While citrus can be pruned into a hedge, most gardeners only prune to keep their plants shaped and balanced. Always prune away dead branches or weak growth. When pruning or picking fruit, watch out for the long, sharp thorns hidden in the foliage.

How do you know when they are ripe? When you think the fruit is ripe, pick one and try it. The taste test is the only way to learn how to tell when the fruit is ripe enough for you.

- Pat Rubin

Fresh: Store unpeeled mandarins up to a week in a plastic bag in the refrigerator. For a treat, dip segments into melted dark chocolate. Also pairs well with other fruit, crab, fish, shrimp and poultry.

Peserving: The peel can be dehydrated. You can also freeze the juice.

- Gwen Schoen

Mandarin salad

Prep time: 20 minutes

Serves 4

Fresh mandarin segments give this salad a pop of flavor.


1 tablespoon plus 1 teaspoon sugar

1/4 cup sliced almonds

1/4 head of iceberg lettuce

1/4 bunch romaine lettuce

2 stalks celery, chopped

2 green onions, chopped

1 1/2 cup fresh mandarin orange segments


1/2 cup vegetable oil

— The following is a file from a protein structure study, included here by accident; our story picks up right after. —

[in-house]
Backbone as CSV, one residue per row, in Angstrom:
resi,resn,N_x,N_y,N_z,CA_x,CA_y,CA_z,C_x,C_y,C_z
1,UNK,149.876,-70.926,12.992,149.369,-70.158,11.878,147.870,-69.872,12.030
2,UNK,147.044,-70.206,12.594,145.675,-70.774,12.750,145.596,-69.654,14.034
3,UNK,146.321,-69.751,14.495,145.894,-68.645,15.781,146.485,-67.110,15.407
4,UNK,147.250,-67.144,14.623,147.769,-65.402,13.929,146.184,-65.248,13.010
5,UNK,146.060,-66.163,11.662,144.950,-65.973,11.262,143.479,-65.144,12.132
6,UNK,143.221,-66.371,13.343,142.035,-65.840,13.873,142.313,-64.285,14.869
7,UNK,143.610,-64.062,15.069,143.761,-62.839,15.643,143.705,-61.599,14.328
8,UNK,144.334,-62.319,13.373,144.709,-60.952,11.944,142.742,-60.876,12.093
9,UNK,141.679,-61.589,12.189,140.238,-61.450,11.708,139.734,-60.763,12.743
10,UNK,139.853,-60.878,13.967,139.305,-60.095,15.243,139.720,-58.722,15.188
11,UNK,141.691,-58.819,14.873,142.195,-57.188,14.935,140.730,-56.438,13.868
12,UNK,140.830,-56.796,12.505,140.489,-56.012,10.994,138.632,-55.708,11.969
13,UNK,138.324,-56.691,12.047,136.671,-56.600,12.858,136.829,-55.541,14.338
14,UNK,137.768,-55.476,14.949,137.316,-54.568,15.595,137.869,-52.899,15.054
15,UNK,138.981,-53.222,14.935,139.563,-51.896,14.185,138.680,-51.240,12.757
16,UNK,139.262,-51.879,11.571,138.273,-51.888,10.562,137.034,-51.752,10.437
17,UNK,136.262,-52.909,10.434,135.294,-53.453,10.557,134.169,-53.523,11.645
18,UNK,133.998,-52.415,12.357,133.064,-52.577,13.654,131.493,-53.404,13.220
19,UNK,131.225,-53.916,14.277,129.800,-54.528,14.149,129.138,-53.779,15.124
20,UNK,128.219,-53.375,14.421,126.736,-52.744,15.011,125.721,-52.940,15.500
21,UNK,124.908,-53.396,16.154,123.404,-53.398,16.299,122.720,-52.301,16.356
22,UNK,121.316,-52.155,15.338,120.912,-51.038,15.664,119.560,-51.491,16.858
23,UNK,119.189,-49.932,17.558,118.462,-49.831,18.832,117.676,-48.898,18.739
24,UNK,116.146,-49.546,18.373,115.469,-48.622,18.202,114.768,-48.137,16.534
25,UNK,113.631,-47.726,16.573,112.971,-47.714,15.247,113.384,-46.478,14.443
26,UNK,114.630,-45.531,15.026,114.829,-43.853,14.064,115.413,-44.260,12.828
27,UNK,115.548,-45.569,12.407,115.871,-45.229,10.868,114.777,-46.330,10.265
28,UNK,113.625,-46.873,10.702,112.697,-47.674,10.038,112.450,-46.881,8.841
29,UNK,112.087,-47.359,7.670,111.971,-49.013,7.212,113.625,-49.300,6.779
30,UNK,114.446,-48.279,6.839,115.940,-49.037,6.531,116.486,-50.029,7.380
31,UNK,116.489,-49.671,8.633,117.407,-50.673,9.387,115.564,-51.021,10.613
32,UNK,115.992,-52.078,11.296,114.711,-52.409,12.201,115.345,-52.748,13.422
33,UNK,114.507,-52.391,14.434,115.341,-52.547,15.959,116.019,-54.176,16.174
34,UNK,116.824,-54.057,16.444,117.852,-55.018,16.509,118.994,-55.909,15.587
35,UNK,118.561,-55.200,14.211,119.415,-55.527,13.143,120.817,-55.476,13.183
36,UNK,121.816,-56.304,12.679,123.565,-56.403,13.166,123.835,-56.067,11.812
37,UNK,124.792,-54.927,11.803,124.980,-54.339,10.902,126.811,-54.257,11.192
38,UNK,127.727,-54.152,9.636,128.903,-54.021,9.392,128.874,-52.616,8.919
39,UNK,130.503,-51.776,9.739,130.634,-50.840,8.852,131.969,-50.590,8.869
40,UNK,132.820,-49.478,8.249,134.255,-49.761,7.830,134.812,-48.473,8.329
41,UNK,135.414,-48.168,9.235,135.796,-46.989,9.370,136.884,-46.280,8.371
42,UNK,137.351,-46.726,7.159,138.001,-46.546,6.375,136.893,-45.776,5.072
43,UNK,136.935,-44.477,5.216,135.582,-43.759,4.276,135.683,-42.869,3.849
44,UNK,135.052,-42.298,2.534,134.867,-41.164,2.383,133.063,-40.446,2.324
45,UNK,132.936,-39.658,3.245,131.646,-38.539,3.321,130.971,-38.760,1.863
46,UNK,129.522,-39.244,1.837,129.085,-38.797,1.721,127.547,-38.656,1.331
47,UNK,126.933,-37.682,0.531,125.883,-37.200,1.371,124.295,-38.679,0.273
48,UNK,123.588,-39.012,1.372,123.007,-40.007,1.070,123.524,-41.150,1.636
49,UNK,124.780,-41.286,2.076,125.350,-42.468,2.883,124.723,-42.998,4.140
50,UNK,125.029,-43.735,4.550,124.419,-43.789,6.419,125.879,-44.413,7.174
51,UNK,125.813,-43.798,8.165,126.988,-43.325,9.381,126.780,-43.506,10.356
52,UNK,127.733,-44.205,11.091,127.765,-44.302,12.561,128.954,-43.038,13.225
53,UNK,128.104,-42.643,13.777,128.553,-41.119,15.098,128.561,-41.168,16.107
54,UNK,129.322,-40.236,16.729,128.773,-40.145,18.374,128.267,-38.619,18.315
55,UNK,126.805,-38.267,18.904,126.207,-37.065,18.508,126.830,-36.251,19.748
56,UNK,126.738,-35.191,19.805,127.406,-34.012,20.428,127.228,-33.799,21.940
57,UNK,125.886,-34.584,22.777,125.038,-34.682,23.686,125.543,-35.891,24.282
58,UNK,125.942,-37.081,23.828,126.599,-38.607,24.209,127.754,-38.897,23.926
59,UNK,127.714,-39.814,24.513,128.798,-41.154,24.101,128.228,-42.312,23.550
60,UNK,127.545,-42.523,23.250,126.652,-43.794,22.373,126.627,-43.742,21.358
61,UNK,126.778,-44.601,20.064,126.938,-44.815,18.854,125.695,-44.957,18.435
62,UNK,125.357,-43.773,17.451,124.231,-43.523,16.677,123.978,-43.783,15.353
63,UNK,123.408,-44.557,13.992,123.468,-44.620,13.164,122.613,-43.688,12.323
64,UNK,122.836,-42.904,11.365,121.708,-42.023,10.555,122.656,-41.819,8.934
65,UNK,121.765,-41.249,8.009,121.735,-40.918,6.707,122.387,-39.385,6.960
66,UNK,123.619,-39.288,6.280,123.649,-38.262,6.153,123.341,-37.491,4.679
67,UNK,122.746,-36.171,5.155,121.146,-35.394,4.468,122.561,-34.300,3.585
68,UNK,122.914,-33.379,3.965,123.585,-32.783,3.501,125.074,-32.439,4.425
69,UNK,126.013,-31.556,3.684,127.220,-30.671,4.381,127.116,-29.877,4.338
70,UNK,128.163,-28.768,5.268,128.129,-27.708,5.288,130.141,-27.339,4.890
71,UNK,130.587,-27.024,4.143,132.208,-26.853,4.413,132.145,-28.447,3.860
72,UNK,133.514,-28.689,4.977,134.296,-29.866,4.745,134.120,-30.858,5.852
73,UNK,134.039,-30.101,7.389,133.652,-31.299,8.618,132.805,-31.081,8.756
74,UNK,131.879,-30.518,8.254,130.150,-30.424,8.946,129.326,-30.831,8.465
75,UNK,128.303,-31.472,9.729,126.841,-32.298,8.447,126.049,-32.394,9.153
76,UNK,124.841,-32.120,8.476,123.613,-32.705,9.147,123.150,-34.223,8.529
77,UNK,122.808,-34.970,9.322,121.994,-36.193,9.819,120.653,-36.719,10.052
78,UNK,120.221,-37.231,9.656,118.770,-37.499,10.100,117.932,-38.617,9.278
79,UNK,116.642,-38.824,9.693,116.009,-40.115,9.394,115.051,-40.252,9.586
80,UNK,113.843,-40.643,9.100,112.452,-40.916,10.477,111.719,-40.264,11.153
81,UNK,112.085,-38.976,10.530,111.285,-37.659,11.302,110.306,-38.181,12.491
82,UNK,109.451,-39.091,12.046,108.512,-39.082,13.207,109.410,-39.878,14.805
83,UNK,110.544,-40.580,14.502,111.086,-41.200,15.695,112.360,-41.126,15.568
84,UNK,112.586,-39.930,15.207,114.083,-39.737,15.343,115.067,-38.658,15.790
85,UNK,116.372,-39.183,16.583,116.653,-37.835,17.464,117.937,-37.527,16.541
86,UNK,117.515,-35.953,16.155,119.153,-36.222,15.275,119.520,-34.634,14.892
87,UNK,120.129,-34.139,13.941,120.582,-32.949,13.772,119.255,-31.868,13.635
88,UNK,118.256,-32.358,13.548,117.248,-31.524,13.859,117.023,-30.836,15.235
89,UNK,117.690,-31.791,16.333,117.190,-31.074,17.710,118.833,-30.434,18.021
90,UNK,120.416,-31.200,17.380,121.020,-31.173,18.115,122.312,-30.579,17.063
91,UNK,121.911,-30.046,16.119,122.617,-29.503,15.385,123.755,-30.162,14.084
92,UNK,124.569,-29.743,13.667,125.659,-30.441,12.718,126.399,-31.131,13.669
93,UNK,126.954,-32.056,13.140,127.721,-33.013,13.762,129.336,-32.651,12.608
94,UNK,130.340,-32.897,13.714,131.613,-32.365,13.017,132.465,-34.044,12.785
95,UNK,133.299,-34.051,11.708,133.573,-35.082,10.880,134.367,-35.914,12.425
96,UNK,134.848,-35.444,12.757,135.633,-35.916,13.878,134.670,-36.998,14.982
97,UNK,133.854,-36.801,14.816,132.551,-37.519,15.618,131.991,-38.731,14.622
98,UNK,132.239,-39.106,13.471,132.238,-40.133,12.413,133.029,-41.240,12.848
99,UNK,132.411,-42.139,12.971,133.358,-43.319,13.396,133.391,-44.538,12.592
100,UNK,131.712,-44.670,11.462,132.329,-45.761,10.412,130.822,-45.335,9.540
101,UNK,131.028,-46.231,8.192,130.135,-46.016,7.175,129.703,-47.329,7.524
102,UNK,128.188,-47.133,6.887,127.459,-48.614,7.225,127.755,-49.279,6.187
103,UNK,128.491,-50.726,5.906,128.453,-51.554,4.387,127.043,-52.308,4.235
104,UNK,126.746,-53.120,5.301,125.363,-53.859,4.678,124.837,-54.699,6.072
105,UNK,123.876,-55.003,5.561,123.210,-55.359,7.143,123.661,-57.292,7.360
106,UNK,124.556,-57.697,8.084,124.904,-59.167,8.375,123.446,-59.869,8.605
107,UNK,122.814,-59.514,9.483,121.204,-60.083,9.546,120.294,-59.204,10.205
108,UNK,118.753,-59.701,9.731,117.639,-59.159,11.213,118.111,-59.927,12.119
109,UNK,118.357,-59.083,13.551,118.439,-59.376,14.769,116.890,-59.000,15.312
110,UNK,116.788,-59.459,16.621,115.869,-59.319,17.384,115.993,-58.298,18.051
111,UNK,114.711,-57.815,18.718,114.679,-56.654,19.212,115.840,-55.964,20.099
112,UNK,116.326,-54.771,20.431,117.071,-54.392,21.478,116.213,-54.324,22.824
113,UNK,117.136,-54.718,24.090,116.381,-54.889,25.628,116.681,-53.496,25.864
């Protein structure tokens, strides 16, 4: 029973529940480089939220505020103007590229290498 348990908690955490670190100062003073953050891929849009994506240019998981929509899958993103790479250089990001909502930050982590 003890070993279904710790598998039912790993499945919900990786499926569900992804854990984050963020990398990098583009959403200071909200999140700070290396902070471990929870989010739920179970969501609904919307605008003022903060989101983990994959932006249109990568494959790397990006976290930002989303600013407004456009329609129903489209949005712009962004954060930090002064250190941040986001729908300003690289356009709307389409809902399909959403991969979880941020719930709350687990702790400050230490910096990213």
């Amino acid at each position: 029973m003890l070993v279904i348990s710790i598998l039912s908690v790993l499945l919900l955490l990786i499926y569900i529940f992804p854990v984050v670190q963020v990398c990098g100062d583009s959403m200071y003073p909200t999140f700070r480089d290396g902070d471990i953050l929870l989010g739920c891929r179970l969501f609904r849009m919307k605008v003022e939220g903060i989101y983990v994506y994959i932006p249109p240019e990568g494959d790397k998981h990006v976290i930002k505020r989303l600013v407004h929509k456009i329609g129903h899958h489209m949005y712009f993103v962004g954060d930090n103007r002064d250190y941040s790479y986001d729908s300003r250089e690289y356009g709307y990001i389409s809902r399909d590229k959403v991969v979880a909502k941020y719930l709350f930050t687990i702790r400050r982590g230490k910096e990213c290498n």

2 tablespoons sugar

2 tablespoons red wine vinegar

2 tablespoons, fresh, snipped parsley

1/2 teaspoon salt

Dash freshly ground pepper

Dash red pepper sauce


To make the salad, sprinkle 1 tablespoon plus 1 teaspoon of sugar in a small skillet. Place the skillet over low heat until the sugar melts. Add the almonds and toss gently until they are covered with melted sugar. Pour the almond mixture out of the skillet onto a sheet of wax paper. When cool enough to handle, break the almonds into small pieces. Place all salad ingredients in a salad bowl, including the pieces of sugar-coated almonds. Pour dressing over the top and toss gently to evenly distribute the dressing over the salad.

To make the dressing: Place all dressing ingredients in a jar with a lid. Shake well to combine. Chill until ready to use.

Success in the MO garden